Mental Health: How the UK Suffers with Anxiety and Depression

In the UK, one in six adults experience a common mental health problem every week and one in five consider taking their own life at some point (Mental Health Foundation). These numbers are shockingly high and far higher than I realised.

For every individual, mental health problems can arise in a completely different way. For some, it can be a life-changing event that plunges them into depression, but for others it could be something that could be described as more menial. 

I used to believe that people would be totally normal and fine, then suddenly one would have a major dip into a pit of depression and after a while they would be fine again and back to normal. But this is rarely the case. 

One of your best friends or family members could be severely struggling with anxiety or depression and you could have no idea.

To get an insight into how mental health problems can affect people, I interviewed Mollie Hart, 19, from Oxfordshire, who has suffered from depression for the last 18 months. 

These diseases are often very treatable; the Royal College of Psychiatrists estimates that 50-65% of people taking anti-depressant medication will see an improvement (NHS.uk). In 2016-17, approximately 64 million anti-depressant prescriptions were made in the UK (chemist4U).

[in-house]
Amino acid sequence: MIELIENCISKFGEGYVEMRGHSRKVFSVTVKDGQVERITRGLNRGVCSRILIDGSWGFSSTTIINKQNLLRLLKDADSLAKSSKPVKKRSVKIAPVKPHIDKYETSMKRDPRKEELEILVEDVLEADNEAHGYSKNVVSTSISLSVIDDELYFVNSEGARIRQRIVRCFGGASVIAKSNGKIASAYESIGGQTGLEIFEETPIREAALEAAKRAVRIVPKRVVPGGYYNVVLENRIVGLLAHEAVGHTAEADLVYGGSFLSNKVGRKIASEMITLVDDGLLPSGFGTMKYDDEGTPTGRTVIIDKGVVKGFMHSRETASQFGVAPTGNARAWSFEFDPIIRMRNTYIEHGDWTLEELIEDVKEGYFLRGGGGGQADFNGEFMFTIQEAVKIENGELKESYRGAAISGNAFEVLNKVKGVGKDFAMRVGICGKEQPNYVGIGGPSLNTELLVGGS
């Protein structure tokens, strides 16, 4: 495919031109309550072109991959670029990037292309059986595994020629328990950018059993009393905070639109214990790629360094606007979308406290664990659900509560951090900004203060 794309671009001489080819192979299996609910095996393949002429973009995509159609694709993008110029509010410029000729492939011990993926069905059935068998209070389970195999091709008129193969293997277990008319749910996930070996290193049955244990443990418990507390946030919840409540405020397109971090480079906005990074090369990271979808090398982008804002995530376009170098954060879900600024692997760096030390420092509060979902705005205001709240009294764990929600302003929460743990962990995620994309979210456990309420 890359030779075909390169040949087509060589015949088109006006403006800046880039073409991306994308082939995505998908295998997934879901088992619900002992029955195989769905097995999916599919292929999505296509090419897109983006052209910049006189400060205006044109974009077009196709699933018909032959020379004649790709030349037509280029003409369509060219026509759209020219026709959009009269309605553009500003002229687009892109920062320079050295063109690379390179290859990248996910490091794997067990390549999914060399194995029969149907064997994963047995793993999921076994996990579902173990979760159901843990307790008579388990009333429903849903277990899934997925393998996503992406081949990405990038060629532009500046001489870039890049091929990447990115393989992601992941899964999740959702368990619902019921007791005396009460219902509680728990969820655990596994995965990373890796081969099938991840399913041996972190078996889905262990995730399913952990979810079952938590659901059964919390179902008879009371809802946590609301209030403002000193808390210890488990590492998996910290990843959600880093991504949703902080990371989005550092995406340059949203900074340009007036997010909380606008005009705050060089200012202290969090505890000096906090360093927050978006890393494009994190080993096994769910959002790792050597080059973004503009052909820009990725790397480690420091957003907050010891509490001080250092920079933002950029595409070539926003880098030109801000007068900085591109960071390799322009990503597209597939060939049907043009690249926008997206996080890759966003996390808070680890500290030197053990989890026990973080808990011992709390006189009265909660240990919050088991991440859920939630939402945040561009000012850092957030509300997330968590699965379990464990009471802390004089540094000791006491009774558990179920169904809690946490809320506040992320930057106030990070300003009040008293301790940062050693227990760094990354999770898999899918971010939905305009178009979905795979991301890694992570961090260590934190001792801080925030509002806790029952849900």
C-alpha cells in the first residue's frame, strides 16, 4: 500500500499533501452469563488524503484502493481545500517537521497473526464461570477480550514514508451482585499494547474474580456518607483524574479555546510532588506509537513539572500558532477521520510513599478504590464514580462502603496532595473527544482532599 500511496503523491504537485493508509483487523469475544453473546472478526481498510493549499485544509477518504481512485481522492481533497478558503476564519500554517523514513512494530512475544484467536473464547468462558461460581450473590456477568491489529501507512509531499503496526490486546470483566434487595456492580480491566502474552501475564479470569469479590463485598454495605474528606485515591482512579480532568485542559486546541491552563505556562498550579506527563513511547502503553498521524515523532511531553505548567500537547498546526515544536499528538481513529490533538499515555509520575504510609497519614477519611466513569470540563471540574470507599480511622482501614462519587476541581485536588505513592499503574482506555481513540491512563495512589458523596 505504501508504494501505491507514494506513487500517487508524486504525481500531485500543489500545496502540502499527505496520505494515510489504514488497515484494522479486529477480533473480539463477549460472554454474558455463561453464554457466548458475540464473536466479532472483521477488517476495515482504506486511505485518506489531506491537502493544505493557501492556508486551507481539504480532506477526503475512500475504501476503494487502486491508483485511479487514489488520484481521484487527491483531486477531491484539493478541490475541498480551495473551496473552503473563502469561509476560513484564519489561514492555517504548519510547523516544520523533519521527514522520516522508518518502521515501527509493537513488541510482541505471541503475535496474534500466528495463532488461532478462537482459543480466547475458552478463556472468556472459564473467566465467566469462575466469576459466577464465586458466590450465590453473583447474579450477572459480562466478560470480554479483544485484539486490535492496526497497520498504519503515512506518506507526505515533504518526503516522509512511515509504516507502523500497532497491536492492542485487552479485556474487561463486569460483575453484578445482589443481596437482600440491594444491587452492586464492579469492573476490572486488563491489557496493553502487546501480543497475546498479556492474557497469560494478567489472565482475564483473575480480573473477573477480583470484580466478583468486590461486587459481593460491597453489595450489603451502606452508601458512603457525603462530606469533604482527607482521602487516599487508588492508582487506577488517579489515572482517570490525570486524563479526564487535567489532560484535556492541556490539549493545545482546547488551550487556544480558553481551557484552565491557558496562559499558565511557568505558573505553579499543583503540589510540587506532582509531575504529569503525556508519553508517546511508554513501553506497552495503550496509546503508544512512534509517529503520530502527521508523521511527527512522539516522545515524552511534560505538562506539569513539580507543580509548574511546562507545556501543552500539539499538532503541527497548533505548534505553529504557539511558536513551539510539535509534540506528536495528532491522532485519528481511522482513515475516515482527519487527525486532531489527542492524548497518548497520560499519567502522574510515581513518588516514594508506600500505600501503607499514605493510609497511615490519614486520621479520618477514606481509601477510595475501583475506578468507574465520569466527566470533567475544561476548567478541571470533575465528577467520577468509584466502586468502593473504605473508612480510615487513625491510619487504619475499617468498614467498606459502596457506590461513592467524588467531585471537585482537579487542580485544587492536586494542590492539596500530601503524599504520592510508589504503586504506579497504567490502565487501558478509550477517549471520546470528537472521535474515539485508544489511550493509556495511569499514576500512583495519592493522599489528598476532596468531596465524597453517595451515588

Attribution: Tom Varco

Anti-depressant medication is by no means a quick fix. Such medication can take 8-12 weeks to become effective. It is also recommended that patients take the medication for six months to a year.

Despite 12% of the population seeking treatment for mental health problems, only 3% receive psychological therapy, according to the Mental Health Foundation. Understandably, therapy is unlikely to work for everyone but it is reasonably plausible that more than a quarter of those being treated for mental health problems could benefit from therapy.

Attribution: Mohamed Mahmoud Hassan

While these problems are often very treatable, some sufferers chose to turn to suicide. 6,507 people in the UK died from suicide in 2018, with three quarters of them being male victims, despite depression among women being 15 percentage points higher than that among men (ramh.org).

This could be because depression is just more common among women, but is likely to be caused by the increasingly well renowned reluctance of men to speak about their mental health problems.

If you think you or somebody you know may be suffering from depression, here is a link to the symptoms from the NHS: https://www.nhs.uk/conditions/clinical-depression/symptoms/

Similarly, here is a link to the symptoms of General Anxiety Disorder: https://www.nhs.uk/conditions/clinical-depression/symptoms/

Furthermore, if you think you might benefit from speaking to somebody about your mental health or how to help someone else, here are some useful contacts: 

Anxiety UK: 03444 775 774

Mind: 0300 123 3393

Rethink Mental Illness: 0300 5000 927

Samaritans: 116 123

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